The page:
The Mars rover Curiosity, now just days from landing on the Martian surface, is something of a technological marvel, unlike anything that has come before it. It packs some of the most high-tech scientific hardware ever sent into space aboard a robotic spacecraft, delicate tools and complex systems that will allow it to conduct the most sophisticated science ever performed on the surface of Mars.
But first NASA engineers have to slow it from 13,000 miles per hour to zero in just seven minutes and place carefully into an extremely hostile environment. It's a delicate act, an art form really, but it's been done before. Curiosity doesn't stand alone, but on the shoulders of giants.
Curiosity's landing will be the most technologically dazzling landing on another planet ever conceived by human spaceflight engineers, but it isn't happening without the benefit of experience. Since the 1960s, the United States and Russia (then the Soviet Union) have been building expensive, sophisticated machines and slamming them into other planetary bodies. Some missed their targets completely, some were crushed like soda cans, some were bashed to pieces, and some lucky few made it long enough to beam a signal back home.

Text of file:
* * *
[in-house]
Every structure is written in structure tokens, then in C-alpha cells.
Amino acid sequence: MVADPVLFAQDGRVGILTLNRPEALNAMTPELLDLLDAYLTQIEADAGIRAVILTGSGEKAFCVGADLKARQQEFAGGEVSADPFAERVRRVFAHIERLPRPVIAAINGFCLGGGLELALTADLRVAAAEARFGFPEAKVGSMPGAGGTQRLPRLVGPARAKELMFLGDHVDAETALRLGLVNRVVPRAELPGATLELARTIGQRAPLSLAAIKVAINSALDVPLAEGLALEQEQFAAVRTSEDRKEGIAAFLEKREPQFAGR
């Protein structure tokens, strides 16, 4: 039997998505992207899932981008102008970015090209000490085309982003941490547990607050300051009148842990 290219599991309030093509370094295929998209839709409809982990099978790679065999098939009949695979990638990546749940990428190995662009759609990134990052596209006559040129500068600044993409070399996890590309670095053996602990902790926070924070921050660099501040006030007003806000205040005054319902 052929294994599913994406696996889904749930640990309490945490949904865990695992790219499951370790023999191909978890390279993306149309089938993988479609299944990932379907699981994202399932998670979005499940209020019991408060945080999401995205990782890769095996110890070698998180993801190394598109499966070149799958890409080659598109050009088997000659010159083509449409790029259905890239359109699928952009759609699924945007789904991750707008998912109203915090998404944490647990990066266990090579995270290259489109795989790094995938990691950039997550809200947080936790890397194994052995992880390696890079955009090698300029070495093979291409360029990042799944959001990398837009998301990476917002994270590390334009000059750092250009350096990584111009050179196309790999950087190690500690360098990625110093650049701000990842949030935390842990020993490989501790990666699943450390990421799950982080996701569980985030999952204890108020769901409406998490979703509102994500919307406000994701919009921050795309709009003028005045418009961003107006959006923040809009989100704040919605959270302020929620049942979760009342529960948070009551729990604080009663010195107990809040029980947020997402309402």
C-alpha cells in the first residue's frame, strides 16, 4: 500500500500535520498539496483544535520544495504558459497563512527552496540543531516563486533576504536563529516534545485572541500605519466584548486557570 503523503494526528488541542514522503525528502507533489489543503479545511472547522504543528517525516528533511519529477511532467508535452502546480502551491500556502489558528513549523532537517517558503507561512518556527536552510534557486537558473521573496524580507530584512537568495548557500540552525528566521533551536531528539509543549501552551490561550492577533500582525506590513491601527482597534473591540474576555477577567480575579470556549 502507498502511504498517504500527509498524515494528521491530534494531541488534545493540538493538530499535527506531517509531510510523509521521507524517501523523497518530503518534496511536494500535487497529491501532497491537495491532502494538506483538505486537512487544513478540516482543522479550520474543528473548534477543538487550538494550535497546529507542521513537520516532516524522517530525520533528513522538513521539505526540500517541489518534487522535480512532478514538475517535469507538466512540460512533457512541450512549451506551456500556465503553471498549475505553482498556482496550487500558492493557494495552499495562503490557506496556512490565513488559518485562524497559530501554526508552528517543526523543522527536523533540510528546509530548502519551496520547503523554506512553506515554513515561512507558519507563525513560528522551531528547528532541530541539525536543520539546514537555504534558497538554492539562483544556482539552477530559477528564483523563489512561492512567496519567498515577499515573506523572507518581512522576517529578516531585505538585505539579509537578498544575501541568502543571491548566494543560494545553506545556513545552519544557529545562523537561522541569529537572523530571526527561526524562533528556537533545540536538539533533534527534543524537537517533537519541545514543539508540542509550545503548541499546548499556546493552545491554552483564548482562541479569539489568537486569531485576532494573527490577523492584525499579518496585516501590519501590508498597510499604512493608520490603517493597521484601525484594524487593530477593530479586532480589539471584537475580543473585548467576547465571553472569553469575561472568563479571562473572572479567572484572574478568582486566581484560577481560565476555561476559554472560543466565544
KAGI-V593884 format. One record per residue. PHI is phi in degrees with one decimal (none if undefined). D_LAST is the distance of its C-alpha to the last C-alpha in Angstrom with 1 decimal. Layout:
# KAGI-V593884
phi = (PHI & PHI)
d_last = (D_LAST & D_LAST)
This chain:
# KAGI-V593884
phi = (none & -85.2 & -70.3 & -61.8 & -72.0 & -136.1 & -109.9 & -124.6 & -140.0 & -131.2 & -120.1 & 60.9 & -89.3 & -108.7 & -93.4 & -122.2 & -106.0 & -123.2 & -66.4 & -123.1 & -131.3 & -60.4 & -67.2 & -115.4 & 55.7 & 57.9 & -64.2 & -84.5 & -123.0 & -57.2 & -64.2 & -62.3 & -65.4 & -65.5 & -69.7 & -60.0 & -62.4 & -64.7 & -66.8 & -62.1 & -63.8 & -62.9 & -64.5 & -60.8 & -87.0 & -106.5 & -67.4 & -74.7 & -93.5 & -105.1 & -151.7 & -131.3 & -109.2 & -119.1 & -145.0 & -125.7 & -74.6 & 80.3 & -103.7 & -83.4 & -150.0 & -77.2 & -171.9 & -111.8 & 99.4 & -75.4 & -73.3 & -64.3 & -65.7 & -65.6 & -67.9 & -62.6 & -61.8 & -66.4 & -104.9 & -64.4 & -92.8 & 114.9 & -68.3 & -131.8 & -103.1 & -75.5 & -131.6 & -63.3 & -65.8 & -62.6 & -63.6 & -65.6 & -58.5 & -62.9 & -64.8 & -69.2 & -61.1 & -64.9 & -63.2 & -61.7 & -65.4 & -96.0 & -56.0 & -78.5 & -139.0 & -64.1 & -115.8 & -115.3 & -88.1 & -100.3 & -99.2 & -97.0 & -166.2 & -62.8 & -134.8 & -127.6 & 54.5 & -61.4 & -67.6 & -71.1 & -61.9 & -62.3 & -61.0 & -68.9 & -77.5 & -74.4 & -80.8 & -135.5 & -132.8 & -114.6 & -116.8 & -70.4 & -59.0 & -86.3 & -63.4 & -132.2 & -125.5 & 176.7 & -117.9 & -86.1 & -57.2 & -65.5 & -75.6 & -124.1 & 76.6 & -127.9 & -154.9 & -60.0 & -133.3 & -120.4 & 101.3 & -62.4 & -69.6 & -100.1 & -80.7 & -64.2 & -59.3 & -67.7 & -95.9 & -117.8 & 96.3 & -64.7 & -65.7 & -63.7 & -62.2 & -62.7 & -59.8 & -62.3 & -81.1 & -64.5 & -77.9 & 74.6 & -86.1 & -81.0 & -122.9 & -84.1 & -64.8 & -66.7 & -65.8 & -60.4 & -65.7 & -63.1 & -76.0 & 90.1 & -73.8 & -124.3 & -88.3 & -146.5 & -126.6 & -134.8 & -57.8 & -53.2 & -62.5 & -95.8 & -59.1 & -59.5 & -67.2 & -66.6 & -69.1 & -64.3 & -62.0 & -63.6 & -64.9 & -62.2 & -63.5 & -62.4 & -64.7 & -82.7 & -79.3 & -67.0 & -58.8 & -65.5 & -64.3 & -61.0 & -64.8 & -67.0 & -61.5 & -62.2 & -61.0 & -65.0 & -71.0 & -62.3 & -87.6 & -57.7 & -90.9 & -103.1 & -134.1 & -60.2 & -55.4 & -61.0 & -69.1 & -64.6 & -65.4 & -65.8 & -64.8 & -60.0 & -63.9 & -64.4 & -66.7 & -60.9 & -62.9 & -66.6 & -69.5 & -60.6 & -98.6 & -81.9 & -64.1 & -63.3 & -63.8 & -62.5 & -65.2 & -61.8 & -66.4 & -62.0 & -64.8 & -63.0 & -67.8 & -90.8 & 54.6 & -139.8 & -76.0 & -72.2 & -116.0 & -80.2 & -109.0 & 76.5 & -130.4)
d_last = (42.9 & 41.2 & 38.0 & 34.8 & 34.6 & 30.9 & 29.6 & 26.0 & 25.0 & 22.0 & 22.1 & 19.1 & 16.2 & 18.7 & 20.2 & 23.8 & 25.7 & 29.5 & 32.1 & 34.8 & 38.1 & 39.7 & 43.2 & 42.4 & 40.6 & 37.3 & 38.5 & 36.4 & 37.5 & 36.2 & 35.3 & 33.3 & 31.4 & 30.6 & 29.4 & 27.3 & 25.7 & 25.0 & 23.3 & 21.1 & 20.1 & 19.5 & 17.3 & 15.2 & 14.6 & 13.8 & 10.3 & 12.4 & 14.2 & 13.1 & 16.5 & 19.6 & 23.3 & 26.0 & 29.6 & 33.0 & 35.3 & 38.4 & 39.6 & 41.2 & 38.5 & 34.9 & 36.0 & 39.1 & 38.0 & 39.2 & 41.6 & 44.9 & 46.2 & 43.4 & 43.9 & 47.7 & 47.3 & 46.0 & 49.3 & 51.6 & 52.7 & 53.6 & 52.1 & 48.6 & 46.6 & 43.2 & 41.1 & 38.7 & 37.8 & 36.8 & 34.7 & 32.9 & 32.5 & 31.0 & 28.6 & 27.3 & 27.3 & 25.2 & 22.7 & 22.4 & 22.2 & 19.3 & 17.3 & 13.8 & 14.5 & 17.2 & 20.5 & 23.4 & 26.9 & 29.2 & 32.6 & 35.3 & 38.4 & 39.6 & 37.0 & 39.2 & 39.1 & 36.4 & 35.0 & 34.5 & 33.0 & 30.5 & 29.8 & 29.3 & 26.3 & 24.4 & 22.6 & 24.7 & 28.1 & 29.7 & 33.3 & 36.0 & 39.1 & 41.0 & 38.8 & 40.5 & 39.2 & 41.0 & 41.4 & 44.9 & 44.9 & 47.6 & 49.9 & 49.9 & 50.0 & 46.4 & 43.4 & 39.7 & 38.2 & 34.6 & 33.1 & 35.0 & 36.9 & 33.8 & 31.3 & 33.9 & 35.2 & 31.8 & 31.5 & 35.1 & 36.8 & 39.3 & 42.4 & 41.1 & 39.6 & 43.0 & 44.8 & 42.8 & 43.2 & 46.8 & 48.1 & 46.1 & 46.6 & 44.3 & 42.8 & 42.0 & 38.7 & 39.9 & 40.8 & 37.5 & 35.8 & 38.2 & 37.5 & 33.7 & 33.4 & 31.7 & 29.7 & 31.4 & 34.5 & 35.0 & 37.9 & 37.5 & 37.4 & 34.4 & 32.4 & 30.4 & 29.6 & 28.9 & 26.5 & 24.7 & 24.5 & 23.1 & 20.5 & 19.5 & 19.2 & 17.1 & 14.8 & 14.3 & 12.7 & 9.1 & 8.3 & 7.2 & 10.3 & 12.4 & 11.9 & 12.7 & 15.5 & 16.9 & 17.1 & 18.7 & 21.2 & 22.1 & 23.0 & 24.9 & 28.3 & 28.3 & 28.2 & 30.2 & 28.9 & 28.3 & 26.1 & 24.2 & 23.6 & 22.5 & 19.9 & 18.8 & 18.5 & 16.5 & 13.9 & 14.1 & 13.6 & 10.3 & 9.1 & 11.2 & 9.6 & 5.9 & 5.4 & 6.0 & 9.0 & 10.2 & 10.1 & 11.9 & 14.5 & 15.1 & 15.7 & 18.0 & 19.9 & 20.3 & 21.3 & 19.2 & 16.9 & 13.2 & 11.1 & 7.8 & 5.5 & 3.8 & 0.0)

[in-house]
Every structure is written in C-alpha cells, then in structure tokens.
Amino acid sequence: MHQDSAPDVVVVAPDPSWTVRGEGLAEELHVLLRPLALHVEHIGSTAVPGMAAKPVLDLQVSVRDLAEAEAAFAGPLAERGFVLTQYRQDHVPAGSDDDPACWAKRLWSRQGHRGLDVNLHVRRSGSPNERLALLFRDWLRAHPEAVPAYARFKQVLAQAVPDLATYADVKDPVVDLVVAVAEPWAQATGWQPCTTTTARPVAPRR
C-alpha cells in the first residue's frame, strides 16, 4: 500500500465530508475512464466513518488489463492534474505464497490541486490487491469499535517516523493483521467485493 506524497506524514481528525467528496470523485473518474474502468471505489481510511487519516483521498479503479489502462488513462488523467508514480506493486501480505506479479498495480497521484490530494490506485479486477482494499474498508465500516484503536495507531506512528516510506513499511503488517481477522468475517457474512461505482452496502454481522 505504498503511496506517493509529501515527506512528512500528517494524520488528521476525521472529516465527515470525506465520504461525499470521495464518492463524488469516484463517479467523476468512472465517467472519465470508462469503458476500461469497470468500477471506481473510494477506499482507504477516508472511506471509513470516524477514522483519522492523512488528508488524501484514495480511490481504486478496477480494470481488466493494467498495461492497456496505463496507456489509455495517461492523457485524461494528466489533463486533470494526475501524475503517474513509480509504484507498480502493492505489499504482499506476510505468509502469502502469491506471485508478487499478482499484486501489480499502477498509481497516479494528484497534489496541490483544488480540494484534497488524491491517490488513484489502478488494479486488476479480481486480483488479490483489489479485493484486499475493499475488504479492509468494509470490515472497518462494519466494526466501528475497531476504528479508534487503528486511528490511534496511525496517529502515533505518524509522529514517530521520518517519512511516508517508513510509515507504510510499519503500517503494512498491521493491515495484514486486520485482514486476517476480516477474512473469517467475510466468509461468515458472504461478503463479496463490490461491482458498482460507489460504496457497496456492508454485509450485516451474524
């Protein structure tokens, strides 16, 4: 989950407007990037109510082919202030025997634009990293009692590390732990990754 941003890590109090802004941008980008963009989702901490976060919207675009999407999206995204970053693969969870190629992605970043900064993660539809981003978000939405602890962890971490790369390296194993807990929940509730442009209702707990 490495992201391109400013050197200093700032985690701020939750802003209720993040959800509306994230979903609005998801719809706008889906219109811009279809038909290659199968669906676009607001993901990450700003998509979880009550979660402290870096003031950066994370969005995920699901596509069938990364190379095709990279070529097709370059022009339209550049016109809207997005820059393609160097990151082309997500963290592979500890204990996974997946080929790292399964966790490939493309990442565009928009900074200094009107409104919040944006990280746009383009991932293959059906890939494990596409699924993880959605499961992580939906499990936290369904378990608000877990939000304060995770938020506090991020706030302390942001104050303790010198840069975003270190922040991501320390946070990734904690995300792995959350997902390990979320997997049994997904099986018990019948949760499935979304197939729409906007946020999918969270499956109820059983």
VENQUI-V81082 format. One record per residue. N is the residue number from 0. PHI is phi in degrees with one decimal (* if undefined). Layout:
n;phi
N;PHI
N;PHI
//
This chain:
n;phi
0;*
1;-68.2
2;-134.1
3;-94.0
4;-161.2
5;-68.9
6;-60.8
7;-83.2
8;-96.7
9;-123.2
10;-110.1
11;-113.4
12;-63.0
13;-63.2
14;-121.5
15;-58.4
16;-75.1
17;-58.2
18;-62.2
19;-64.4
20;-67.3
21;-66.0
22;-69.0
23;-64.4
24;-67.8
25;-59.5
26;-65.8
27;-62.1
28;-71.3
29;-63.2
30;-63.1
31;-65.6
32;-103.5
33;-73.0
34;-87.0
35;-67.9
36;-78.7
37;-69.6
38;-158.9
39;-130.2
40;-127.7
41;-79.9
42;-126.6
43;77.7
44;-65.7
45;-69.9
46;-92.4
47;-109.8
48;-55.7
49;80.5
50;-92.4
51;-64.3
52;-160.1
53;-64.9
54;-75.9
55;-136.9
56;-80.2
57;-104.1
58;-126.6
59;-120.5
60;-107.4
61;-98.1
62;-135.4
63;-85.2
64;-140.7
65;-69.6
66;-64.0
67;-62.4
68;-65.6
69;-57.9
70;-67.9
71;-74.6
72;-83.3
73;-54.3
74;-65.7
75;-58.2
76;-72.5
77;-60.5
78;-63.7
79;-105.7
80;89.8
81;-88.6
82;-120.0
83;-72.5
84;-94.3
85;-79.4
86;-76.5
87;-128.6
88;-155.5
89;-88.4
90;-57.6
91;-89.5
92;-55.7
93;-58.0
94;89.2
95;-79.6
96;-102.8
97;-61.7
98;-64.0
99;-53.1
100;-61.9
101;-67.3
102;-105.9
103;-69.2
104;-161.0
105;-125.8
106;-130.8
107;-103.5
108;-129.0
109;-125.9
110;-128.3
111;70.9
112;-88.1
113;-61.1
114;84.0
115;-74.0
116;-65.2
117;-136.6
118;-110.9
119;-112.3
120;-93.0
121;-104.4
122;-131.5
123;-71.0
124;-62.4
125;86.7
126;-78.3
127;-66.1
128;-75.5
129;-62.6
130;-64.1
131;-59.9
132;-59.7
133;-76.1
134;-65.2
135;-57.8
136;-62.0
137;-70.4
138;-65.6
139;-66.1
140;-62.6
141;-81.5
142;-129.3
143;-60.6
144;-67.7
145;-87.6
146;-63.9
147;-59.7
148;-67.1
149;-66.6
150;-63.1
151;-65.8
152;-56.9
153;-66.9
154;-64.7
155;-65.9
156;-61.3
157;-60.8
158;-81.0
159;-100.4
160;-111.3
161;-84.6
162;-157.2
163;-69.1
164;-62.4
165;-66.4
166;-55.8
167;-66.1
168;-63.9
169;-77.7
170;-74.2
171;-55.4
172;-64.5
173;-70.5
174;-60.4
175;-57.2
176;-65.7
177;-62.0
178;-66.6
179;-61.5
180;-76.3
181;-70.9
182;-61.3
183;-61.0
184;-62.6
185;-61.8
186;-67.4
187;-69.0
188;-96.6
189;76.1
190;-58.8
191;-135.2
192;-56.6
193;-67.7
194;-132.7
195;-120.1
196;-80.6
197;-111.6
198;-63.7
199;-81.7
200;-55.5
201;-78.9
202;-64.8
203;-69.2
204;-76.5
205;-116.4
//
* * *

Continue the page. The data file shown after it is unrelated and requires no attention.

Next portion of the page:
Thus far we've landed on nearby planets, faraway moons, and fast-moving asteroids zipping through our celestial neighborhood. We've delivered stationary landers, exploratory rovers, and in one case an orbiter that was never intended to touch down on anything at all. Take a spin through the history of robotic space landings--the ones in which everything that could've gone wrong didn't.
Five amazing, clean technologies that will set us free, in this month's energy-focused issue. Also: how to build a better bomb detector, the robotic toys that are raising your children, a human catapult, the world's smallest arcade, and much more.